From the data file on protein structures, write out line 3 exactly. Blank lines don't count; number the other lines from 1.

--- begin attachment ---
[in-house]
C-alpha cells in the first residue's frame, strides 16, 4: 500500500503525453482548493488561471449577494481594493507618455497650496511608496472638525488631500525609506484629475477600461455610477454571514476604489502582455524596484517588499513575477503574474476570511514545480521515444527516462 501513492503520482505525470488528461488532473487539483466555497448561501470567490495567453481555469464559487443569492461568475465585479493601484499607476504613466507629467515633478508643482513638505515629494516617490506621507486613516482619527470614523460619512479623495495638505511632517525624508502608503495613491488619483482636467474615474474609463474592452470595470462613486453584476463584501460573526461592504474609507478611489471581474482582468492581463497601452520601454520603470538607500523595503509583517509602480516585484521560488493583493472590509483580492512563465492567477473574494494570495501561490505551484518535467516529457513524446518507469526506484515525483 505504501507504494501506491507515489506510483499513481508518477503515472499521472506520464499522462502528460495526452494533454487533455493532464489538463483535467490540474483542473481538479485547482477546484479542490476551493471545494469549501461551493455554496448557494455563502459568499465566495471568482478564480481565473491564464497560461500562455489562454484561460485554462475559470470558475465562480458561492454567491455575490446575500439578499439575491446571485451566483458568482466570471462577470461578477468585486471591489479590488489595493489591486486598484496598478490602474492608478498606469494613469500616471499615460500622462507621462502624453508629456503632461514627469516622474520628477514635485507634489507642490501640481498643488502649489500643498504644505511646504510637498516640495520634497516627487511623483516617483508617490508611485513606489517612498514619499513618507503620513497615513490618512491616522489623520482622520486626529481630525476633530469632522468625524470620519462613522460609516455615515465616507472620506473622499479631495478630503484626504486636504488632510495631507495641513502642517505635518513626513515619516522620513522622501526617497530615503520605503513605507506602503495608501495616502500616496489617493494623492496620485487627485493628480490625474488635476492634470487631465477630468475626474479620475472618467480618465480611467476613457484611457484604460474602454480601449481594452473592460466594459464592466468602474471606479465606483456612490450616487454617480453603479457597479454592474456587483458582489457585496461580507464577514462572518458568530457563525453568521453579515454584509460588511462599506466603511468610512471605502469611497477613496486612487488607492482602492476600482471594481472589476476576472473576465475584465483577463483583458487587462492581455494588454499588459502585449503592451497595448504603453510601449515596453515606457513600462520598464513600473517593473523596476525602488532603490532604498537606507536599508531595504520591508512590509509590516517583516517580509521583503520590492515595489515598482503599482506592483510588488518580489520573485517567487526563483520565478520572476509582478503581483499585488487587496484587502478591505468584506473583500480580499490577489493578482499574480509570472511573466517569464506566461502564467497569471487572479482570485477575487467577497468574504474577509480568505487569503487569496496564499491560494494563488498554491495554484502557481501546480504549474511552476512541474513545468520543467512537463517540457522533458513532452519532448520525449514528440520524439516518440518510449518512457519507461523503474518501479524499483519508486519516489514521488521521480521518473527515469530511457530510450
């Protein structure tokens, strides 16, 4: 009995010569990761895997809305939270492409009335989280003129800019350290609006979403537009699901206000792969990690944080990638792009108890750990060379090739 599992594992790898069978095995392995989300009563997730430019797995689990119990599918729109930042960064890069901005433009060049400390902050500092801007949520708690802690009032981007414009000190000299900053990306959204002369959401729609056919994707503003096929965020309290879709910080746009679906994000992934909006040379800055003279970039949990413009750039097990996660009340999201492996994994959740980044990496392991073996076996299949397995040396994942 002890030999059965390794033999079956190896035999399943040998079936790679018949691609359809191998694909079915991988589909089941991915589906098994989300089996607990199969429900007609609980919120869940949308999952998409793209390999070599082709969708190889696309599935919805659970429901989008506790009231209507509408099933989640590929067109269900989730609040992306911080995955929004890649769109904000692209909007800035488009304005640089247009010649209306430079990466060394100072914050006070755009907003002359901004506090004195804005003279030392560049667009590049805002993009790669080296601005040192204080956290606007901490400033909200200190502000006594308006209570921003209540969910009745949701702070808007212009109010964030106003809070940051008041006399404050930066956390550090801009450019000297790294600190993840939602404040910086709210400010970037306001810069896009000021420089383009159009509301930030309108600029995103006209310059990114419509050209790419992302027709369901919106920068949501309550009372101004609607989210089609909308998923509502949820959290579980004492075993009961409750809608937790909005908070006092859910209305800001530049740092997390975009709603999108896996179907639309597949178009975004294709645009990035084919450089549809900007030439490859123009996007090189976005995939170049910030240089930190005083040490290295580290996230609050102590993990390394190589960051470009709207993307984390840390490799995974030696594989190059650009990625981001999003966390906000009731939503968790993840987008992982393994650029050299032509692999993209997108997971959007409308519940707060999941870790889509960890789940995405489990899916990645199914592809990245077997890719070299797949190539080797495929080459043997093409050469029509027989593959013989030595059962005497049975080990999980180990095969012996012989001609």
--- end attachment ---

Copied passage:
């Protein structure tokens, strides 16, 4: 009995010569990761895997809305939270492409009335989280003129800019350290609006979403537009699901206000792969990690944080990638792009108890750990060379090739 599992594992790898069978095995392995989300009563997730430019797995689990119990599918729109930042960064890069901005433009060049400390902050500092801007949520708690802690009032981007414009000190000299900053990306959204002369959401729609056919994707503003096929965020309290879709910080746009679906994000992934909006040379800055003279970039949990413009750039097990996660009340999201492996994994959740980044990496392991073996076996299949397995040396994942 002890030999059965390794033999079956190896035999399943040998079936790679018949691609359809191998694909079915991988589909089941991915589906098994989300089996607990199969429900007609609980919120869940949308999952998409793209390999070599082709969708190889696309599935919805659970429901989008506790009231209507509408099933989640590929067109269900989730609040992306911080995955929004890649769109904000692209909007800035488009304005640089247009010649209306430079990466060394100072914050006070755009907003002359901004506090004195804005003279030392560049667009590049805002993009790669080296601005040192204080956290606007901490400033909200200190502000006594308006209570921003209540969910009745949701702070808007212009109010964030106003809070940051008041006399404050930066956390550090801009450019000297790294600190993840939602404040910086709210400010970037306001810069896009000021420089383009159009509301930030309108600029995103006209310059990114419509050209790419992302027709369901919106920068949501309550009372101004609607989210089609909308998923509502949820959290579980004492075993009961409750809608937790909005908070006092859910209305800001530049740092997390975009709603999108896996179907639309597949178009975004294709645009990035084919450089549809900007030439490859123009996007090189976005995939170049910030240089930190005083040490290295580290996230609050102590993990390394190589960051470009709207993307984390840390490799995974030696594989190059650009990625981001999003966390906000009731939503968790993840987008992982393994650029050299032509692999993209997108997971959007409308519940707060999941870790889509960890789940995405489990899916990645199914592809990245077997890719070299797949190539080797495929080459043997093409050469029509027989593959013989030595059962005497049975080990999980180990095969012996012989001609």